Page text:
Wyatt Sexton (born July 20, 1984) is a former National Collegiate Athletic Association (NCAA) American football quarterback for the Florida State Seminoles. Sexton is well known for his performances on the field and for his suffering from the effects of Lyme disease. Sexton's career ended after he was doused with pepper spray by police officers who found him lying in the street and proclaiming himself as God in June 2005.[1] Although Sexton was already suspended from the team at the time due to erratic behavior stemming from the disease, including failing to take a drug test,[2][3] and unusual behavior in practice. The aforementioned incident prompted his indefinite suspension and a prolonged battery of medical tests which ultimately revealed the disease.


Early lifeEdit

As a child Sexton grew up in a football household as his father Billy was a longtime assistant football coach at Florida State.[1] Sexton attended Leon High School in the Tallahassee area where he starred at quarterback. Sexton threw for over 3,122 yards and 28 touchdowns as a junior to lead the state in passing,[4] and then threw for 2,193 yards and 24 touchdowns as a senior.[4] Sexton graduated from Leon with a 4.0 GPA and scored a 1300[5] on his SAT.[4]

FSU and footballEdit

Sexton arrived on campus as a prized recruit during the summer of 2002. He was ranked as one of the top quarterback prospects in Florida coming out of high school.[4] Being the son of an assistant coach, his transition to Florida State was expected to be smooth. After redshirting his freshman year in 2002, he played sparingly as a redshirt freshman in 2003.[4] As a redshirt sophomore in 2004 Sexton took over the offense for long stretches for the ineffective Chris Rix and started seven games with a record of 5-2 as a starter,[4] throwing for 1,661 yards and eight touchdowns in the process.[6] Sexton headed into his junior season as the projected starting quarterback,[6] and was named "most dependable quarterback" following the spring practices in 2005.[4] Through his first two years at the school Sexton was a standout student who received awards for his academic performance.[7]

Battle with Lyme diseaseEdit

This would all change in the middle of 2005 however. In June 2005 Wyatt attended Bonnaroo. Shortly after he returned home police responded to a call about a man doing pushups in the street and jumping on cars in a residential neighborhood near Tallahassee, Florida.[1] When they reached the scene, Tallahassee police officer Zachary Lyne stated that Sexton was sitting in the middle of the street wearing only a pair of wet shorts and when repeatedly asked to state his name he eventually responded only that he was God.[1] Lyne then stated that Sexton became belligerent and had to be pepper sprayed and subdued.[1] Sexton was not charged with a crime as he passed a sobriety test,[8] and police stated that he had not committed a criminal act.[8] The police then, after consulting with Sexton's parents, released him to a hospital for medical observation. Initially there were allegations of drug abuse which Sexton's family quickly repudiated.[2] Sexton was later diagnosed with Lyme disease, a tick-borne disease that can cause joint swelling and brain inflammation if left untreated.[6] The disease was deemed to be in its later stages by a Lyme disease specialist when it was diagnosed,[9] who then recommended a treatment program of intensive antibiotic therapy for several months.[6]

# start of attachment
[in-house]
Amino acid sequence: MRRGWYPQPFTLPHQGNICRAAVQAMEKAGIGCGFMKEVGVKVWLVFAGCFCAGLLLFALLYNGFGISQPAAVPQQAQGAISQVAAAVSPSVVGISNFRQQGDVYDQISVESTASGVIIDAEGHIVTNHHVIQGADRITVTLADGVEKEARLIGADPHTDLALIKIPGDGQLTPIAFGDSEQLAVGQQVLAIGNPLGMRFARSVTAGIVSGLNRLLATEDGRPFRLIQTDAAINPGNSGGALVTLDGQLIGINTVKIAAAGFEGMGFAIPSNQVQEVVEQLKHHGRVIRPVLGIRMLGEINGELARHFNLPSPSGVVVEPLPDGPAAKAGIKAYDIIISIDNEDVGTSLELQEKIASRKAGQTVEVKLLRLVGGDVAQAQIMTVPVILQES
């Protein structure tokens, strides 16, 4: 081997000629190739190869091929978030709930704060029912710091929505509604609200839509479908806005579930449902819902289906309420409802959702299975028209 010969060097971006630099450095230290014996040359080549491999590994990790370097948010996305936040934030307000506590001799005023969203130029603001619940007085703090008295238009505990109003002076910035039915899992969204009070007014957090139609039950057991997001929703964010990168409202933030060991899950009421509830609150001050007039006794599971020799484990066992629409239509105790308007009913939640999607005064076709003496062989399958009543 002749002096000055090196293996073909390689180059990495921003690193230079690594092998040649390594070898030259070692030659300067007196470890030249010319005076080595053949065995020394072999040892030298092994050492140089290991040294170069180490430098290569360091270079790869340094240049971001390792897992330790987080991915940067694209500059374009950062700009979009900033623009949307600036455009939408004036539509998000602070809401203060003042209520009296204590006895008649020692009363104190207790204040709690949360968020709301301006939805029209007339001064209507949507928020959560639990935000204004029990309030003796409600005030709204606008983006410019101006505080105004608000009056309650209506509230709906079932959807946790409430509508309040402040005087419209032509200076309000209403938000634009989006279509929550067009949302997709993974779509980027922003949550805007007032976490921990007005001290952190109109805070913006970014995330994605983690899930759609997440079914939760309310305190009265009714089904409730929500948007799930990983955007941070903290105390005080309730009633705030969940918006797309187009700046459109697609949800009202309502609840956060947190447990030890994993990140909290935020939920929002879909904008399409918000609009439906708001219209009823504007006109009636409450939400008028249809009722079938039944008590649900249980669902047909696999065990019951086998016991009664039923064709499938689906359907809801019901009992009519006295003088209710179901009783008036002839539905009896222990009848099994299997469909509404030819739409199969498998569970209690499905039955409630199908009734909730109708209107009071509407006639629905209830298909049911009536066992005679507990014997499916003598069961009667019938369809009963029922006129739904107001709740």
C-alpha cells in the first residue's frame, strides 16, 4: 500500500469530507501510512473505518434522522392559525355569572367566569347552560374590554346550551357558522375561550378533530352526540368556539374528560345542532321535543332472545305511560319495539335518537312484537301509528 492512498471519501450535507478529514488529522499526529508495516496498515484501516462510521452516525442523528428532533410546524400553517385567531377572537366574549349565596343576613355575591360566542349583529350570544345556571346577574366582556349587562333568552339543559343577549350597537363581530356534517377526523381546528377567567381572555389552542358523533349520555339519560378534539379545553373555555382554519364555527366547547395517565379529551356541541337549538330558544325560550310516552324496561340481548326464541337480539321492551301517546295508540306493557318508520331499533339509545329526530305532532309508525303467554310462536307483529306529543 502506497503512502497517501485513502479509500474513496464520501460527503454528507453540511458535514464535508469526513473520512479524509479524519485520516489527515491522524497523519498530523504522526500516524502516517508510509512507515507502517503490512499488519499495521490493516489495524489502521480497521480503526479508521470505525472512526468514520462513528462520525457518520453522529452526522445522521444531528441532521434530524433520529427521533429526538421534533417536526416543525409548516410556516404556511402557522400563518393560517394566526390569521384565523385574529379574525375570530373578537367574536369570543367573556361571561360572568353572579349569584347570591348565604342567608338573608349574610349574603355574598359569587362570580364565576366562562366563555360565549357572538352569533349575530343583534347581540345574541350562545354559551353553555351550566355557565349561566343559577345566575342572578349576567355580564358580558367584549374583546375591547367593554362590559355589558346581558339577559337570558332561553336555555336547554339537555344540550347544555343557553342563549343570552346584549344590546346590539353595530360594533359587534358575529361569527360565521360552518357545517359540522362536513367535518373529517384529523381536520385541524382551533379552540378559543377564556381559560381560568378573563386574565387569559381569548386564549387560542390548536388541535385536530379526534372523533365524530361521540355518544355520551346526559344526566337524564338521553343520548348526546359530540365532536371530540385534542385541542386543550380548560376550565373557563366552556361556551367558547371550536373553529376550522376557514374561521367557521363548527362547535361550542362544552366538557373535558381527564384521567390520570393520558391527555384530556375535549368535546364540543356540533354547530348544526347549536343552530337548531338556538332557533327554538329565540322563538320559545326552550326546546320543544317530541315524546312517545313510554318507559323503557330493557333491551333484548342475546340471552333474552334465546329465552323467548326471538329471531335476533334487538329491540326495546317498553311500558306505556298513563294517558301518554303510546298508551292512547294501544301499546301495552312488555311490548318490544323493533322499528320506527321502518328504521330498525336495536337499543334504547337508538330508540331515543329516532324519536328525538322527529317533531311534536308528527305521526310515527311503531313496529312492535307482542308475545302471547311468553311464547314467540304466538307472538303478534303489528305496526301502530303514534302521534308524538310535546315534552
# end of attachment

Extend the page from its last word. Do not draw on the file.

In January 2006 Sexton announced he was quitting the football team in order to concentrate on his health and academics at Florida State.[3]


  1. 1.0 1.1 1.2 1.3 1.4 Disoriented, suspended FSU QB Sexton hospitalized,, accessed January 22, 2007.
  2. 2.0 2.1 Kallestad, Brent. Sexton's dad says 'drug abuse is not the problem', USA TODAY, June 16, 2005, accessed January 22, 2007.
  3. 3.0 3.1 Seminole QB Sexton ends comeback bid,, accessed January 22, 2007.
  4. 4.0 4.1 4.2 4.3 4.4 4.5 4.6 Wyatt Sexton Profile,, accessed January 22, 2007.
  5. iamwyattsexton
  6. 6.0 6.1 6.2 6.3 Florida State QB diagnosed with Lyme disease,, accessed January 22, 2007.
  7. Quarterback Wyatt Sexton stars in academics,, accessed January 22, 2007.
  8. 8.0 8.1 Landman, Brian. FSU's Sexton held under Baker Act, St. Petersburg Times, June 15, 2005, accessed January 22, 2007.
  9. Wyatt Sexton will miss 2005 season,, accessed January 22, 2007.

External linksEdit

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